Setterfield: No one has asked this question yet!  But as far as I am aware, gravity does not change.  This is why the Lord told us in Genesis 1:14 to use the sun, moon, and stars as timekeepers.  Gravity may be a weak force in comparison to others, but it is constant.  

There are a number of physical quantities which are unchanged -- things like the fine structure constant.  But gravity is the big one.  Some combinations of atomic quantities result in unchanged totals.  For instance, the speed of light can and does change.  Planck's Constant can and does change, but the two multiplied together produce the same result at all times.  It is something like 1 x 20 = 20 and 2 x 10 = 20 and 4 x 5 = 20.  In the same way, some quantities, although they themselves can change, are so connected to other quantities that they change synchronously, so their product remains constant. 

I hope that helps a bit.

Is Gravity of Electromagnetic Origin?

Question: Is T. Staples Gray's concept of gravity an oversimplification? If the SED interpretation is different, what is it and is the pull of gravity nonetheless of an electromagnetic character?

Setterfield: While we agree with Gray that gravity is actually an electromagnetic phenomena, we disagree as to the mechanism involved. Gray's model is as follows:

"Gravity comes from rotation of the electromagnetic field of elementary particles (vortex). All particles are simply stable, self-contained, self-resonating, covoluted bunches of electromagetic waves that vibrate and revolve, creating by this revolution a vortex, a pull on every other brother particle in the universe. That's all there is to gravity. Electromagnetic vortex." [her statement on Facebook]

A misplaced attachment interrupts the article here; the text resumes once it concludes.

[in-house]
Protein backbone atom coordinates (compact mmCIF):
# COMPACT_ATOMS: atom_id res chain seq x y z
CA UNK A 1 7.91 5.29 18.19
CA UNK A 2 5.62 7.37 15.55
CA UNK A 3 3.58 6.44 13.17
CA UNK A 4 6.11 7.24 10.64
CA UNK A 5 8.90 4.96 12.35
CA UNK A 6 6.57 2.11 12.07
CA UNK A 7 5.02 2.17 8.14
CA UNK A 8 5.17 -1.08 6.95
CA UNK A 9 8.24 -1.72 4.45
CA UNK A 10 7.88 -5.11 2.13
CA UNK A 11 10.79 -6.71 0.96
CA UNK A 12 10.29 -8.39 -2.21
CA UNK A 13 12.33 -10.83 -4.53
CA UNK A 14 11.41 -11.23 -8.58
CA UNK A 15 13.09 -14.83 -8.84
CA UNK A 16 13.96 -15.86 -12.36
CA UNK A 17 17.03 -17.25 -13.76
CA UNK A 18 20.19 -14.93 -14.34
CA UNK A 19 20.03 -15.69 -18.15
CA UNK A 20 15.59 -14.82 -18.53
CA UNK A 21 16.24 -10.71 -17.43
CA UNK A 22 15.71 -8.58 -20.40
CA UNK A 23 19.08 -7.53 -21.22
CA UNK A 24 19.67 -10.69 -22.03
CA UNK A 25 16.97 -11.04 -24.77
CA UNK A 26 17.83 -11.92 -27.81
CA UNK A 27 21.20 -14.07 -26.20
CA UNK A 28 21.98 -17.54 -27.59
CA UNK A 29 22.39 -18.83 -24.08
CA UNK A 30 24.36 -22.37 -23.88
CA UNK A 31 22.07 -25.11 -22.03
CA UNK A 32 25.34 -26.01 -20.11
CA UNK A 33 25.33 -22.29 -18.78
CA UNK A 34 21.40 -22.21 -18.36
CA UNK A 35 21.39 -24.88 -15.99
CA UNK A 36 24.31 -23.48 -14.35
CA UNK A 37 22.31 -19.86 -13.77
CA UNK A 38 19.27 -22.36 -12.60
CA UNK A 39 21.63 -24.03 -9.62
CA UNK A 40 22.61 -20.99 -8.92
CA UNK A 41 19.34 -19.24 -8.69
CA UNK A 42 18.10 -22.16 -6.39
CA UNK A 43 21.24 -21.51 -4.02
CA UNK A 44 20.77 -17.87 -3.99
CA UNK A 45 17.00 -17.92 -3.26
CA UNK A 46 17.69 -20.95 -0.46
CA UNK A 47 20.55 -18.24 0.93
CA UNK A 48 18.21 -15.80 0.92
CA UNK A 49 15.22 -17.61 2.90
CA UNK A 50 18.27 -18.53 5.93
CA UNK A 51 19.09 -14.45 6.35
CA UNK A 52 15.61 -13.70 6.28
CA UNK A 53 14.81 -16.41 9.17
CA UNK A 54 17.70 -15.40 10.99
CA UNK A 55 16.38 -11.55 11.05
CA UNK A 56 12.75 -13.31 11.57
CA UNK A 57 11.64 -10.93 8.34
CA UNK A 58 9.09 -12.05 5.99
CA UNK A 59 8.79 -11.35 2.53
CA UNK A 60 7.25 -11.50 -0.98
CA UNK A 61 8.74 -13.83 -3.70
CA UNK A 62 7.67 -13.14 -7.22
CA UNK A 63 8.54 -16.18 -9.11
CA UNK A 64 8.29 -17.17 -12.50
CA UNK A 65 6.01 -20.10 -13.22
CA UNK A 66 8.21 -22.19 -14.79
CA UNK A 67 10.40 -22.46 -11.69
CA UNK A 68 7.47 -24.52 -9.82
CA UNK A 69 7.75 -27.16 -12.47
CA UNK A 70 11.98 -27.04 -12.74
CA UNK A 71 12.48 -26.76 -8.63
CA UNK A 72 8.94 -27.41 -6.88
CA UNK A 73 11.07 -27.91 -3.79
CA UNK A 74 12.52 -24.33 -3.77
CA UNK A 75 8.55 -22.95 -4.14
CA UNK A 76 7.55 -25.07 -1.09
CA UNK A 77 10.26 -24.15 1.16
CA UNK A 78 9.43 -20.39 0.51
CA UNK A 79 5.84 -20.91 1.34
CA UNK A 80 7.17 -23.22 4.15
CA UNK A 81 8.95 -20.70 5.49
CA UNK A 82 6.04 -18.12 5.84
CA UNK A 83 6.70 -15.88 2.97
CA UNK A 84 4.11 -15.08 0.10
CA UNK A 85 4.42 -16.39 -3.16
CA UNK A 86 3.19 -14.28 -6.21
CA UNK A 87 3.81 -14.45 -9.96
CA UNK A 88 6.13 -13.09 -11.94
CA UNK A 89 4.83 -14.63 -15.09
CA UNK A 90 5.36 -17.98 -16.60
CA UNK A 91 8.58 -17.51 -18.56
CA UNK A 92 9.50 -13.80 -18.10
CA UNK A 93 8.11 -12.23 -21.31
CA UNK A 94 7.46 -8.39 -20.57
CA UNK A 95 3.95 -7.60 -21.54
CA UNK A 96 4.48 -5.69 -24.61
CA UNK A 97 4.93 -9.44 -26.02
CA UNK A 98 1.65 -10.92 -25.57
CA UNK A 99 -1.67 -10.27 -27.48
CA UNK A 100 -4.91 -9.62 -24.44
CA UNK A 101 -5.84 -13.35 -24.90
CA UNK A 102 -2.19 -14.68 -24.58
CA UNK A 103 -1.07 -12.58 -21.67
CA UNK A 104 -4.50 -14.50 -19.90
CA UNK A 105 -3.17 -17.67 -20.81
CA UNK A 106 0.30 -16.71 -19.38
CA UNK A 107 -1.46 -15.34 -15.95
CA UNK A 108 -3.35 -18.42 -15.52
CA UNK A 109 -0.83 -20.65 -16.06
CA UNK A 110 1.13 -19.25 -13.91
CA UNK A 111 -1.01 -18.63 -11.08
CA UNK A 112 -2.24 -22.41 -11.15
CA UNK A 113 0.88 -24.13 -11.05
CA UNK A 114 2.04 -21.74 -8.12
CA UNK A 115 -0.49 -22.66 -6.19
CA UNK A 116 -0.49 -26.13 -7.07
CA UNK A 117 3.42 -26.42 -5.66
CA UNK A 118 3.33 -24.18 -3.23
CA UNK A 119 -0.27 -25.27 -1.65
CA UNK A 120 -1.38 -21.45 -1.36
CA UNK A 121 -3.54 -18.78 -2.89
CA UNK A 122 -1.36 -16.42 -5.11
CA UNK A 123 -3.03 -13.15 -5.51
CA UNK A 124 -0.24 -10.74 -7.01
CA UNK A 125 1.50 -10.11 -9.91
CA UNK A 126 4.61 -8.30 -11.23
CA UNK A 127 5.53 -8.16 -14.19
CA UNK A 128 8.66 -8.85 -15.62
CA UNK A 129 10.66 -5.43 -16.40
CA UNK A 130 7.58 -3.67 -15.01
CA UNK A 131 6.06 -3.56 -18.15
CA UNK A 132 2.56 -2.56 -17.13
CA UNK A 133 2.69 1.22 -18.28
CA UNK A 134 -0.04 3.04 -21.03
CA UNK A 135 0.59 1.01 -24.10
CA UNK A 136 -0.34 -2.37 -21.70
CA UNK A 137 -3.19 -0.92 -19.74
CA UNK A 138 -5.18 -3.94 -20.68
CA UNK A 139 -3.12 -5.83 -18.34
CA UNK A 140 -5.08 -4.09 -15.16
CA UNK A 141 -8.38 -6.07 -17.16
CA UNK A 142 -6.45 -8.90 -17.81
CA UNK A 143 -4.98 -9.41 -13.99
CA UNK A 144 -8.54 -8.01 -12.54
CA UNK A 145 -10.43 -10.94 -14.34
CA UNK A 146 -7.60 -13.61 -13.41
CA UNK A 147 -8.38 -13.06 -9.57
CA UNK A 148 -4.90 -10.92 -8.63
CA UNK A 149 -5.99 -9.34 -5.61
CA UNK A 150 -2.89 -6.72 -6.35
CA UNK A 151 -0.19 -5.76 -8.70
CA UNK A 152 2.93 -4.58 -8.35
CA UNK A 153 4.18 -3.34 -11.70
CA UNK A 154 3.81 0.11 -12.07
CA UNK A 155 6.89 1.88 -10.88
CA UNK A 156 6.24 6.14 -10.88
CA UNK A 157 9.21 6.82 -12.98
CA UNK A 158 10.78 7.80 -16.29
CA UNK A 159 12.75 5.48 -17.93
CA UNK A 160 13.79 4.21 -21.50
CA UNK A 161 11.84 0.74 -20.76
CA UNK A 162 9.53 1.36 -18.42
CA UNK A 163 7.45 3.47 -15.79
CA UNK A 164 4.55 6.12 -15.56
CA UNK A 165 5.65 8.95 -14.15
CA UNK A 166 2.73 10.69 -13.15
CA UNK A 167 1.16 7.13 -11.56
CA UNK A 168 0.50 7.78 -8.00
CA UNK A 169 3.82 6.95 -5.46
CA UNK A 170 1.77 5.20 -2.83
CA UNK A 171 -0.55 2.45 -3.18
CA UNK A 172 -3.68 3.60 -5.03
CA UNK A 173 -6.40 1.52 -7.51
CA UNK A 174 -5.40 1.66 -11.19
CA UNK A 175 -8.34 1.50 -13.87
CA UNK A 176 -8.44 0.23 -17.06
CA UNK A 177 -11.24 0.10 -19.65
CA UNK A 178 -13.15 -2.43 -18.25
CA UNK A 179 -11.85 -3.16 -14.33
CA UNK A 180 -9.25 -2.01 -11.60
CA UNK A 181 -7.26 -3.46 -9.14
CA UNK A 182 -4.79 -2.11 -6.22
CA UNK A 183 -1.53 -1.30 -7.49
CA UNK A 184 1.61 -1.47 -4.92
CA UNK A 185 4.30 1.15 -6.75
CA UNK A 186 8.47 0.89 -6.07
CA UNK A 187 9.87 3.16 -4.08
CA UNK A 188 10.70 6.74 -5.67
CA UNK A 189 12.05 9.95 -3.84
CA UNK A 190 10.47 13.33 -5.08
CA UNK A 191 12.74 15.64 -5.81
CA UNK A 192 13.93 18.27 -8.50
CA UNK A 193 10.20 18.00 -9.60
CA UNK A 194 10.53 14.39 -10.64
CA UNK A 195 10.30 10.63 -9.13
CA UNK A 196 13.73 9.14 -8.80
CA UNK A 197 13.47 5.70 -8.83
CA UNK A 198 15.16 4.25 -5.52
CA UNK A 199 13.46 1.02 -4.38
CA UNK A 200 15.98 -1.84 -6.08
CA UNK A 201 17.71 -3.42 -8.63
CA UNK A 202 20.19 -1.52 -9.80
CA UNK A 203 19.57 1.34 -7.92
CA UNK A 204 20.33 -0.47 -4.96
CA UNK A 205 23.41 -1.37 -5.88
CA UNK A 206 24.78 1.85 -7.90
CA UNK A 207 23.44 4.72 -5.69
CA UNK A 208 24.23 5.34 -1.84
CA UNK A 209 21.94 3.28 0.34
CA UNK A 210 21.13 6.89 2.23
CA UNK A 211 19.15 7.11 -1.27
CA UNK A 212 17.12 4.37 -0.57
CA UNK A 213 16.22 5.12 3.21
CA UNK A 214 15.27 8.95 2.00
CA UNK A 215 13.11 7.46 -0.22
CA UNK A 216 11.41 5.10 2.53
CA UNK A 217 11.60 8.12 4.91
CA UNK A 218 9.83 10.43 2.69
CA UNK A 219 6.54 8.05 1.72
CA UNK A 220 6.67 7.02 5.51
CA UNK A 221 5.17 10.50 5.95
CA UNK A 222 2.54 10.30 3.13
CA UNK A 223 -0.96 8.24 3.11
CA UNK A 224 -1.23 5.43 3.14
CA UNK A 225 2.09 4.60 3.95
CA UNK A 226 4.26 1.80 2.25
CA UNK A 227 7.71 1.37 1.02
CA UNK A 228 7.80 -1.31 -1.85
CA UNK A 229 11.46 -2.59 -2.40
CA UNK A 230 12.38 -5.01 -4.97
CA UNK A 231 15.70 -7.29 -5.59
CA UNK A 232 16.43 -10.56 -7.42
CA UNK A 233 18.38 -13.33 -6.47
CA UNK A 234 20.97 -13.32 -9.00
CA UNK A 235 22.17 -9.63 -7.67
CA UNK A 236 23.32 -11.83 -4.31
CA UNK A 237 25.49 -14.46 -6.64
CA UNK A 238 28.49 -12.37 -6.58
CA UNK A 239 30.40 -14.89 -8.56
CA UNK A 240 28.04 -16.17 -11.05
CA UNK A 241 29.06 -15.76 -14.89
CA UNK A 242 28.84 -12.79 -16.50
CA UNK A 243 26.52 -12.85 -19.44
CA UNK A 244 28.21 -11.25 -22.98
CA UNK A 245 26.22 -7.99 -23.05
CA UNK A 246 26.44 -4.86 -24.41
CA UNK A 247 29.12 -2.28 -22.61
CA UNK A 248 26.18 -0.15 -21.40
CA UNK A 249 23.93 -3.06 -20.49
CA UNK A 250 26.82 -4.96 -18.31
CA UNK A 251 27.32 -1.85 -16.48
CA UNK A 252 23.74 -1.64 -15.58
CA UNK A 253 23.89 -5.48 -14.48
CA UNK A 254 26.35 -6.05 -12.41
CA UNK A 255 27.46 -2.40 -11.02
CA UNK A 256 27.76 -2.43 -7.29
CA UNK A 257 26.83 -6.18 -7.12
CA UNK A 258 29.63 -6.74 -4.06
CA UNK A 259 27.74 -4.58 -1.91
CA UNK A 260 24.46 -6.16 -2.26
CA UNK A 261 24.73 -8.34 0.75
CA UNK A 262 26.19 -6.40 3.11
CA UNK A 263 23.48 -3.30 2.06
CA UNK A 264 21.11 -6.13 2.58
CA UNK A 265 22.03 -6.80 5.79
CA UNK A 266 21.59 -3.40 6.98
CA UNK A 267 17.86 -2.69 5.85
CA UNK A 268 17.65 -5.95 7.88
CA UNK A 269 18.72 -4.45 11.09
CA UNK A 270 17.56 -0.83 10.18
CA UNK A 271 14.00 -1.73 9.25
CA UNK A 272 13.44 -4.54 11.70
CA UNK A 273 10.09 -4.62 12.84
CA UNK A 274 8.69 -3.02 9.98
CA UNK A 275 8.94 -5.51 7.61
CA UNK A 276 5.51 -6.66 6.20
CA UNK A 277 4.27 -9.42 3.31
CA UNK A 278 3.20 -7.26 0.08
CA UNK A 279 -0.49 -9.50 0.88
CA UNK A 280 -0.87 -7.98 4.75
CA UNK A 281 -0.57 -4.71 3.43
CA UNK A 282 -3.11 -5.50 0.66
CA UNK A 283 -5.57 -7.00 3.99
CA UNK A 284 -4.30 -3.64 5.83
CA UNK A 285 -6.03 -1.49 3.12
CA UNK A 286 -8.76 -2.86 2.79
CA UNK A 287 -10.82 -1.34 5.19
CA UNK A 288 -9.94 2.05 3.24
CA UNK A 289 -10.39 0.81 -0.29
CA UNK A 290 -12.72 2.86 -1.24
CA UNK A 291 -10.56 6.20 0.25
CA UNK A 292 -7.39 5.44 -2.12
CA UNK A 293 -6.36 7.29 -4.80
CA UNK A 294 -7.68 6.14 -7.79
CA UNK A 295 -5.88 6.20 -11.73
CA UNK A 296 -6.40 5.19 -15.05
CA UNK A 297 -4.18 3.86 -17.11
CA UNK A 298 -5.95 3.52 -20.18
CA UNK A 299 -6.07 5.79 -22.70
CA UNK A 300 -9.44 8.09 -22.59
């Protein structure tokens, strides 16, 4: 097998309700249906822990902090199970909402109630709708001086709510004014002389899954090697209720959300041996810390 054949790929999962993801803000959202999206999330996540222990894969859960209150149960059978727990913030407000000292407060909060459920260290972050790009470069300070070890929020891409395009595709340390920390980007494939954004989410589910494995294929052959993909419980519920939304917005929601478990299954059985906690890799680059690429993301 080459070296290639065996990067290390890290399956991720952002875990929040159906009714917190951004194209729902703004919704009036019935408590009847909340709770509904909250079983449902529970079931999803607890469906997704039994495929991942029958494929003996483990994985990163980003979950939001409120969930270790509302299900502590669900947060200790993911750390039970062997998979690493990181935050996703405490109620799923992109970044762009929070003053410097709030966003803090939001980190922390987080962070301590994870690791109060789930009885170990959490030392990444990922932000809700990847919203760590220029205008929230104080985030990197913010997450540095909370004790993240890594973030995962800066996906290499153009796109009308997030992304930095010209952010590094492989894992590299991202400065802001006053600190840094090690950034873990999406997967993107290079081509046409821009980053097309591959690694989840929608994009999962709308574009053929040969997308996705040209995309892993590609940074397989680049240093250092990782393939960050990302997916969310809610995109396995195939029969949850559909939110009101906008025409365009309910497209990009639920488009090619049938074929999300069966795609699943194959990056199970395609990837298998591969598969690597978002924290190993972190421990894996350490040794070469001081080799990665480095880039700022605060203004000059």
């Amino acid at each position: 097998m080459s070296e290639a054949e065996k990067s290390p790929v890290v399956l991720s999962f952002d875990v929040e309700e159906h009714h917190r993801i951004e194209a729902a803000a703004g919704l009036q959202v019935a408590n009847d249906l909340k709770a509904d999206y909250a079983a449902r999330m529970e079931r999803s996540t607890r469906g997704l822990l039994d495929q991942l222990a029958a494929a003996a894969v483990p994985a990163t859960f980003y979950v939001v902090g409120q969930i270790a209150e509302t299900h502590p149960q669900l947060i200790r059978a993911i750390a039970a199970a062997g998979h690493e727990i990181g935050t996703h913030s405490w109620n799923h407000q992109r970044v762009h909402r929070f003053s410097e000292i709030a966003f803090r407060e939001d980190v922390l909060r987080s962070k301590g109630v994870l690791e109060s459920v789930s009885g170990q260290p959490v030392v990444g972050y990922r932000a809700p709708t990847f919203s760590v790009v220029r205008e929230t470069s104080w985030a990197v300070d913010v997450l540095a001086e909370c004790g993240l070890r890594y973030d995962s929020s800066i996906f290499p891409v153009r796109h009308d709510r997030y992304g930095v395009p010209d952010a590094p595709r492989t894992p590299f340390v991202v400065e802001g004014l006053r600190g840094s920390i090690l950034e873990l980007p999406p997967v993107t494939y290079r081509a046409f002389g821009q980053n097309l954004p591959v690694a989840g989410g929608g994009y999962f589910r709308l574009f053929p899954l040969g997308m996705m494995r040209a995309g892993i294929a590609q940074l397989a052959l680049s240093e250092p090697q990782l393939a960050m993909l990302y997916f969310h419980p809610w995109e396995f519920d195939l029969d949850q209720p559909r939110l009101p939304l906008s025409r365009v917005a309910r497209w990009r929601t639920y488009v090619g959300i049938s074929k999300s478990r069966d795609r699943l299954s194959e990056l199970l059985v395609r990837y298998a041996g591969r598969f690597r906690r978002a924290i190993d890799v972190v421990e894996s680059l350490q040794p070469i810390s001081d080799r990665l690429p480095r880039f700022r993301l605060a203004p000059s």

The explanation given by T. Staples Gray is definitely different from the usual SED explanation. The SED explanation is, however, of an electromagnetic effect. Let be briefly explain it this way.

1. All matter is made up of charged massless particles.
2. These particles are incessantly jiggled by the impacting waves of the ZPE.
3. This jiggling imparts a kinetic energy to the particles which appears as mass according to the mass-energy conversion formula, E = mc2.
4. When a charged particle is jiggled, it gives off a secondary radiation.
5. This secondary radiation boosts the strength of the ZPE locally.
6. This local increase in strength of the ZPE around massive particles changes the properties of the vacuum in that area.
7. This change in vacuum properties bends light and slows atomic clocks and causes other "relativistic" effects without needing the bending of space-time.
8. The presence of charged particles "polarizes the vacuum."
9. A positively charged particle tends to get surrounded by a cloud of negatively charged virtual particles that are associated with the ZPE. This negative layer of particles then gets surrounded by a layer of positively charged virtual particles, and so on. Thus the vacuum is polarized.
10. In addition, the jiggling of charged particles also polarizes the vacuum.
11. As a result of the presence of the original collection of charged particles making up some massive body, the vacuum is polarized to a greater or lesser extent. This polarization causes layers of virtual particles to attract other collections of real (not virtual) charged particles in the vicinity, that is other "massive" bodies.